- Well he said drop in.

- That's what he said.

- Wouldn't that be a lovely
scene done in pastilles?

- You wait 'til Trist here's about this.

- Why Mr. Preston, you
haven't answered my question.

l'm ashamed of you.

- The service you rendered,

doesn't entitle you to the
hospitality of my home.

You and your men shall be amply
paid for what you have done.

-What do you mean?

- Please Michael.

- A pound a piece l imagine would be fair.

- Mr. Dupre, we're not asking for pay.

- Nor l for charity.

- Please Michael take it.

- Now you've been paid and
are no longer obligated.

Get out.

- Oh father how could you do such a thing?

- l want nothing to do
with him or his kind.

-Well what do you think about it now?

- Looks beautiful.

- What's beautiful?

- Everything's beautiful.

The mountains are beautiful,
the trees are beautiful,

the grass is beautiful,
everything's beautiful.

- Ah, you're barmy.

- Here you are Blackie.

- And what is this?

- We're so successful now,

we're getting paid for our effort.

- Aye, things are looking up a bit.

-Well l'm telling you this.

That Captain Fury is taking
the whole of the interior.

- Go on in there

and tell 'em they can have
the sheep will ya, go on.

- Put that gun down.

- l tell you the government
must do something

about this Captain Fury.

- Military forces should
be dispatched at once sir.

- Not only shall the military
forces be dispatched,

but it's time l visited
the back country myself.

but it's time l visited
the back country myself.

- l still insist that
it's preposterous for you,

the most important person in the colony

to travel through this
everlasting dust

just to hang one man.

- Hanging is also important Hamilton.

Especially to the man who's being hanged.

-Well they should hang
him in the first place

and be done with it.

- Boys l have news for you.

The settler's are so happy

that they haven't been bothered lately,

that they're having a dance
tonight at the Bailey barn.

And we're all invited.

- Me too?
- Wonderful.

- Oh and Michael,

Miss Dupre has received
permission from her father

to spend the evening at the Bailey's.

- Ah, did she now?

- What l say is, women have
no place in the lives of men

of the likes of us.

We'd be mooning around and
getting soft and careless

until one of them Trist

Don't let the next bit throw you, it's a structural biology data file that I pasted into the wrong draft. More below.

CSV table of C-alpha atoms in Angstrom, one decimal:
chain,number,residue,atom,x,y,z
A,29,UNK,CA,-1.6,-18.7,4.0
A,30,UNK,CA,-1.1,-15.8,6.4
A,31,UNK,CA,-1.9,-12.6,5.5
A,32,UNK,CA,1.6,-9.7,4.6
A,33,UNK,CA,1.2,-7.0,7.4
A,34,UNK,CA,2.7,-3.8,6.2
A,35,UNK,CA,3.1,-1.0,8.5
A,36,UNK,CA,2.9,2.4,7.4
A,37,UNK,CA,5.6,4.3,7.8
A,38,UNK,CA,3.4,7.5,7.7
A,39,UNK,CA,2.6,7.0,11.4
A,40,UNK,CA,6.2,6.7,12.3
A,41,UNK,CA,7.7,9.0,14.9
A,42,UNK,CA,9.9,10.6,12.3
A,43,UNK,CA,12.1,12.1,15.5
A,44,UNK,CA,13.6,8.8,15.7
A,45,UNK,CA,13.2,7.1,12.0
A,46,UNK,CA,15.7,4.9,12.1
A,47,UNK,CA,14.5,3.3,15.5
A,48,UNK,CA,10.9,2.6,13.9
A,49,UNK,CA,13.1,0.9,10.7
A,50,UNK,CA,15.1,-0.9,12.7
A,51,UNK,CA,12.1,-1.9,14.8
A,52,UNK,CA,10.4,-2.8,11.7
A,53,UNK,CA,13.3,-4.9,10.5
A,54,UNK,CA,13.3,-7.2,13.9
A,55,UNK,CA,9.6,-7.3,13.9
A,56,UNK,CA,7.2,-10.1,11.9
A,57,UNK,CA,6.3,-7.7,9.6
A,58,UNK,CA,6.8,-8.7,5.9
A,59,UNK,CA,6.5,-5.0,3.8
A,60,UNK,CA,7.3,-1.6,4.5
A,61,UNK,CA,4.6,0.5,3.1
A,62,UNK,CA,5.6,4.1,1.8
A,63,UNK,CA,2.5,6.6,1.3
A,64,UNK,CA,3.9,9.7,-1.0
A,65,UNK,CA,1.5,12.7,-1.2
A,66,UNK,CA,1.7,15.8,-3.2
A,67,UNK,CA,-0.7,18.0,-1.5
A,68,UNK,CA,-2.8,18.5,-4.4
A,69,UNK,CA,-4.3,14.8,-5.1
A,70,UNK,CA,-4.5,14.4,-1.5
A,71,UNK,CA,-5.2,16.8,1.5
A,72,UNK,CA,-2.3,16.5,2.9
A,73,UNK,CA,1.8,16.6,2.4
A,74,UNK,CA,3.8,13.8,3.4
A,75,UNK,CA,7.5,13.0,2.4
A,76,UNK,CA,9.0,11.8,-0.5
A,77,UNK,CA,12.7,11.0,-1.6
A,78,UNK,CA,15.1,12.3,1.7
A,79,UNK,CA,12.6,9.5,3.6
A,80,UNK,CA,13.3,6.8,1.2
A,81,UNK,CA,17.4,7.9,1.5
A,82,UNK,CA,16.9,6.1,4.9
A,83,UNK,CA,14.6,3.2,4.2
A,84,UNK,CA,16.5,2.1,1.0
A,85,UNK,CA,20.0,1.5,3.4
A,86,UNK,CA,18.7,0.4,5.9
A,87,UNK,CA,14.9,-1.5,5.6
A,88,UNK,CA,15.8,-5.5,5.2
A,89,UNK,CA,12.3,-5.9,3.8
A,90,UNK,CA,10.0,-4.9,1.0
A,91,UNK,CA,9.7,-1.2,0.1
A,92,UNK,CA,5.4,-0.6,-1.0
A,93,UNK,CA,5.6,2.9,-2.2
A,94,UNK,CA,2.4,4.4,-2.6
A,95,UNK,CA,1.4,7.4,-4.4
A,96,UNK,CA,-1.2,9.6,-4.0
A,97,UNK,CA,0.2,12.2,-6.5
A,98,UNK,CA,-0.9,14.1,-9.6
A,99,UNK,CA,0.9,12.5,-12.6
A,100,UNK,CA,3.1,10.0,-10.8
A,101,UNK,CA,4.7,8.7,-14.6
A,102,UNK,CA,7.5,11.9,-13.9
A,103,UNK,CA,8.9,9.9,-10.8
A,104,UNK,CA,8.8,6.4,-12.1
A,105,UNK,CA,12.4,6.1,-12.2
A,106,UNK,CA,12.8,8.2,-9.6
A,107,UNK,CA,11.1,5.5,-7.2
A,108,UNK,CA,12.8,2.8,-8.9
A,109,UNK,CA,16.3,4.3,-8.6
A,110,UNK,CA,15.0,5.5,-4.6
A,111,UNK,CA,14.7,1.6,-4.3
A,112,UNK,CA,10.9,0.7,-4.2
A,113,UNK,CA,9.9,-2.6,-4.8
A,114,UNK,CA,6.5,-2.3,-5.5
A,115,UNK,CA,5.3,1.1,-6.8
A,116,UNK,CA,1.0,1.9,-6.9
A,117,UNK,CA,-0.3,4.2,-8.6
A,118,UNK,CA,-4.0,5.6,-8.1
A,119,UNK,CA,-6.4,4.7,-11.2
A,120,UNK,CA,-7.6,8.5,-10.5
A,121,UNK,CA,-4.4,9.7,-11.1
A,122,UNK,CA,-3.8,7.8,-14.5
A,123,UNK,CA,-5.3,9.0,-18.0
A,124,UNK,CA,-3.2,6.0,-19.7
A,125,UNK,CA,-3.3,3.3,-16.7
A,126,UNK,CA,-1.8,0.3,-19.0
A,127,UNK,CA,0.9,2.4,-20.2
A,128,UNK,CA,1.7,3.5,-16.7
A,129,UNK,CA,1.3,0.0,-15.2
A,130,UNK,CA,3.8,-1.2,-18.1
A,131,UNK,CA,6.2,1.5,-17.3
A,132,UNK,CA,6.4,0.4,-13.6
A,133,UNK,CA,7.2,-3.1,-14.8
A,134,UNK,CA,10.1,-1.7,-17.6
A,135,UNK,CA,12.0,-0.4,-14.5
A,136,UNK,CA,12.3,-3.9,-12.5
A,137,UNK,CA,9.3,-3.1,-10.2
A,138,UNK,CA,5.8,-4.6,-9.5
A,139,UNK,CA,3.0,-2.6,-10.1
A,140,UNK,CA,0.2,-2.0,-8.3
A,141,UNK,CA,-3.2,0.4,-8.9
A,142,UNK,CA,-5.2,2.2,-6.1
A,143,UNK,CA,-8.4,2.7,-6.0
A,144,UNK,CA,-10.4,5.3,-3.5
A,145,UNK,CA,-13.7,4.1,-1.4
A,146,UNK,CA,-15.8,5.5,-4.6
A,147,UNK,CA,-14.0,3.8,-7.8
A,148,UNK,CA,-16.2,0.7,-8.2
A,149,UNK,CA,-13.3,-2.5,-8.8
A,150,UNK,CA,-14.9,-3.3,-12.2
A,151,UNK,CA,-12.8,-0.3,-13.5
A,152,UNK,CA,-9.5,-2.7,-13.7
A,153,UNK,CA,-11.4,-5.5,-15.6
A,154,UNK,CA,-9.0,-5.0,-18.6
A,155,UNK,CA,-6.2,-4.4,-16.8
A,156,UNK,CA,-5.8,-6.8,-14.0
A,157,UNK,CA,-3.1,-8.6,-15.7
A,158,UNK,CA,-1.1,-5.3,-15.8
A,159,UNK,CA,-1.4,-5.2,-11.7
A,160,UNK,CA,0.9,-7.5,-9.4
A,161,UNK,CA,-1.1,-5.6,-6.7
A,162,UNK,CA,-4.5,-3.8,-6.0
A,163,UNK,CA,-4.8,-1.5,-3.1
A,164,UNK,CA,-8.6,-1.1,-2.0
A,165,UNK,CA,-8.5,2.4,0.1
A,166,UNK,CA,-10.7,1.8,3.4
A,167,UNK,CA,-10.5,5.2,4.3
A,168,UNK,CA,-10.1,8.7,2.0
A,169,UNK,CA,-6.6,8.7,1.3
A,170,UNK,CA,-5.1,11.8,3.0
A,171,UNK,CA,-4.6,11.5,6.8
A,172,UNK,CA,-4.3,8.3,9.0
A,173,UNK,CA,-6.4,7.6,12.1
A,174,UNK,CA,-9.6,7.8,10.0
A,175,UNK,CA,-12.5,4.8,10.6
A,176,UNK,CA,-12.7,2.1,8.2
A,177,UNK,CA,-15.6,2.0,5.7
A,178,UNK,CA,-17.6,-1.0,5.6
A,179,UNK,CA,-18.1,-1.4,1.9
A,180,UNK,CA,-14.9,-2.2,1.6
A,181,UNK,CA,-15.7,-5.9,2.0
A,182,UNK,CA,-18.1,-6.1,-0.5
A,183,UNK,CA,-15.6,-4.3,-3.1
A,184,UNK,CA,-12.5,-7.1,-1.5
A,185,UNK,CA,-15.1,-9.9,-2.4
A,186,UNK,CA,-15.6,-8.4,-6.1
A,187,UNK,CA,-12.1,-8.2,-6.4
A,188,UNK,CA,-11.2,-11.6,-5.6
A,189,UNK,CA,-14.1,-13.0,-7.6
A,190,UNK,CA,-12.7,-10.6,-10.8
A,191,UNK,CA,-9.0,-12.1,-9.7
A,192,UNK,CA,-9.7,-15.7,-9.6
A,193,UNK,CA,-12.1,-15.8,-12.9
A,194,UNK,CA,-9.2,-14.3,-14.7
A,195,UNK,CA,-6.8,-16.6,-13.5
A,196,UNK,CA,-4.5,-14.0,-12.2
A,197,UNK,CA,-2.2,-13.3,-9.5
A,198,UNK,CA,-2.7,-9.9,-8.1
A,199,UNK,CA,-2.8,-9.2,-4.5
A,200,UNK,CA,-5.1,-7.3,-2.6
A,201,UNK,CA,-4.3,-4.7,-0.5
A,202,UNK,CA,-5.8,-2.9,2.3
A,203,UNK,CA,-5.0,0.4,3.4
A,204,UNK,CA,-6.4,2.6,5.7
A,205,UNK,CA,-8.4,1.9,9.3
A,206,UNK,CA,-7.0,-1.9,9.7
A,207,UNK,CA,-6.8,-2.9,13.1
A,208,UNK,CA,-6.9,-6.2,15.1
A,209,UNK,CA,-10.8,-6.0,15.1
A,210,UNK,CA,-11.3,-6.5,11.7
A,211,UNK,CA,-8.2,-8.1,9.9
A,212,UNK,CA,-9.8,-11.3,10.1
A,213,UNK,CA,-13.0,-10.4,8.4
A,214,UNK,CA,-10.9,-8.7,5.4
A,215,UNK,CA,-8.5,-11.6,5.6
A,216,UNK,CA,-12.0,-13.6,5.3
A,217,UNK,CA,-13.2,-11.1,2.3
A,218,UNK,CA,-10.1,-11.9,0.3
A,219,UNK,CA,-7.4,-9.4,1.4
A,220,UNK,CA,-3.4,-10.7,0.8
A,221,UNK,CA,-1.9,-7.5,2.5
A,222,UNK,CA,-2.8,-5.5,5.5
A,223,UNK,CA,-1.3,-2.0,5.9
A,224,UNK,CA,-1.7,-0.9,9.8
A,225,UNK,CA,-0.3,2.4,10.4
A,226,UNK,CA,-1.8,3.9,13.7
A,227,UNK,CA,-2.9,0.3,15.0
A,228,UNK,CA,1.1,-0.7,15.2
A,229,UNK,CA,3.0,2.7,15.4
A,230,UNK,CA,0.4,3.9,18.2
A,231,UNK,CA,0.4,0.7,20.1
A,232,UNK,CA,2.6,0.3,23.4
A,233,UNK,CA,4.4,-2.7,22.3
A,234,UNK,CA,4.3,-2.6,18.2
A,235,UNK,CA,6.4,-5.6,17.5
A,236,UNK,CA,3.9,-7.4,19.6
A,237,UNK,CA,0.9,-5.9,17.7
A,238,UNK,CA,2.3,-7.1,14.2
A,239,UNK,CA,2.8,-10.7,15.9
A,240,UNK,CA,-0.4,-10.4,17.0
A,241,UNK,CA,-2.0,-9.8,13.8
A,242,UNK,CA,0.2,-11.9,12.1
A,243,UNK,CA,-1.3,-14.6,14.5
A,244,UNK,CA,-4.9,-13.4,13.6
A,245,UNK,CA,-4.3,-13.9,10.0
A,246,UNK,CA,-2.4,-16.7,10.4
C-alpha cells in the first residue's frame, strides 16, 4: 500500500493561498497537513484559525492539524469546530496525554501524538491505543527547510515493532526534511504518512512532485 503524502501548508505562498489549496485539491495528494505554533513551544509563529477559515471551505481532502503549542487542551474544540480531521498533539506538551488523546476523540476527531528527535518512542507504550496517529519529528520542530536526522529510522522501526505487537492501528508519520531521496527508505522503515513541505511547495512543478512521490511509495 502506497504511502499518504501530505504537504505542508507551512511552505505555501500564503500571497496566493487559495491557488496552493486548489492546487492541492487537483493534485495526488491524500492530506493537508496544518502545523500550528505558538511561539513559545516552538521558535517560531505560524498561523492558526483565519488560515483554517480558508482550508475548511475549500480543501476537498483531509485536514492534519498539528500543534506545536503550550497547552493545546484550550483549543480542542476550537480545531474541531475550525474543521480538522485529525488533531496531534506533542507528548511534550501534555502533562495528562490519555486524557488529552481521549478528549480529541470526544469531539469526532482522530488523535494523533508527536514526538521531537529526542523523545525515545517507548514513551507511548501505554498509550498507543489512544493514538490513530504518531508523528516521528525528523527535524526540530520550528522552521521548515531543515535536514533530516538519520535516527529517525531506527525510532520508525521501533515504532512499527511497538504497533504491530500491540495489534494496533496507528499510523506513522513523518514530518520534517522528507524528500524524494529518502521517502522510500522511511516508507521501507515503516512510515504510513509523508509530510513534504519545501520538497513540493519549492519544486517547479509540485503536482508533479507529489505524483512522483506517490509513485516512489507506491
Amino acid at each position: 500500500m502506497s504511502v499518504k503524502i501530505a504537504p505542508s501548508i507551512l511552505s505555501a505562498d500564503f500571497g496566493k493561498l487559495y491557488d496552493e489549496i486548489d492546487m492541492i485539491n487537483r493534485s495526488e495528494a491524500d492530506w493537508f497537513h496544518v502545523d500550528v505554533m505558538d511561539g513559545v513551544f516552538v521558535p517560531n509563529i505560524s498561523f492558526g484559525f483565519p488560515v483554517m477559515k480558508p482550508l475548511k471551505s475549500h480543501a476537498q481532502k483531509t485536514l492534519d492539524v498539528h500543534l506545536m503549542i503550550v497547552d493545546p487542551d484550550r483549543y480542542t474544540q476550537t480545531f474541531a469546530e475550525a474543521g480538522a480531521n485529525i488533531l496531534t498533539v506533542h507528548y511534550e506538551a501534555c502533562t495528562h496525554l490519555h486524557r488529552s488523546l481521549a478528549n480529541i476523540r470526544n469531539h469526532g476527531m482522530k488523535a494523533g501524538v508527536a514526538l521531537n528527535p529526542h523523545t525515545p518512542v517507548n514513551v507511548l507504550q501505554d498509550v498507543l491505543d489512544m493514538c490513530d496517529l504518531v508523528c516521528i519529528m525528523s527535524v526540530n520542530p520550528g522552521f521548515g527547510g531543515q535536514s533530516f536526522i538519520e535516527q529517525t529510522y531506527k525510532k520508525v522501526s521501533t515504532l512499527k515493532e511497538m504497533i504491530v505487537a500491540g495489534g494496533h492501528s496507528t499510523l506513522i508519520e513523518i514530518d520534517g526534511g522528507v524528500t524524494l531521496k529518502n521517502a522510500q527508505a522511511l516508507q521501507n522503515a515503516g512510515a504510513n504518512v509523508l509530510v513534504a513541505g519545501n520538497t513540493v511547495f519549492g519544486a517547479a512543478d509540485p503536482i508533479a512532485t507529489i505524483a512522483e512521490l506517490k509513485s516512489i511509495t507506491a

boogeymen will come along

and jump all over you.

- Oh your just jealous
Blackie, because Mike and Bob

have the two best looking
girls in the valley.

- No mind Blackie,

you can probably dance all
night with Grandma Kerrigan

and some of the other nice old ladies.

- ls that so?

- Well come on Blackie.

We've got a call to make
before the dance this evening.

- Oh right you are, right you are.

-Well you've no idea
what we're up against.

What fiends thee fellows are.

- And he always takes a cowardly vantage

and shows up in the
most unexpected places.

- And some day Mr. Trist,

l'm gonna meet this Fury
face to face in a fair fight

and when l do.

- Good evening gentleman.

l hope there's a place for me.

- Little informal aren't you?

- Ah, this reminds me of the days

when l was in your employ Mr. Trist.

May l?

And could l trouble you for the potatoes.

A night ride makes one so hungry,

don't you think Mr. Preston, or do you?


Excellent food Mr. Trist, excellent.

Thank you.

l have lived so long alone,

that a comment from a
connoisseur is very welcome.

You're planning to stay in
this county for some time

l take it?

- Well that all depends.

There's a certain business
matter that has to be cleared up.

May l trouble you?

And the man l have to deal
with is a hard man to convince.


l hope to bring the matter
to a successful conclusion.

- Out here, you'll find that to meddle

in other people's affairs is
a very dangerous business.

l shouldn't be surprised

if you left sooner than you expected.

- Drop that gun or l'll kill ya.

- Alright, l'll take the pistol.

Ah, a beautiful weapon Mr. Trist.

- Made to my order by Cooper of Liverpool.

- Ah.

Blackie will you put
it on the mantelpiece.

Would you like a piece
of pheasant Blackie?

- Pheasant?

Why l've never tasted pheasant in me life.

-Well think of that now.

ln this day and age.

- Aye.

- You had your heroics,
now what do you want of me?

- l'll tell you Mr. Trist.

There's many things been happening
since l left your employ.

The settler's are happy,

their crops and their
livestock are doing well.

And from now on, that's
the way it's going to be.

lf not, l wouldn't be surprised

if your livestock were to disappear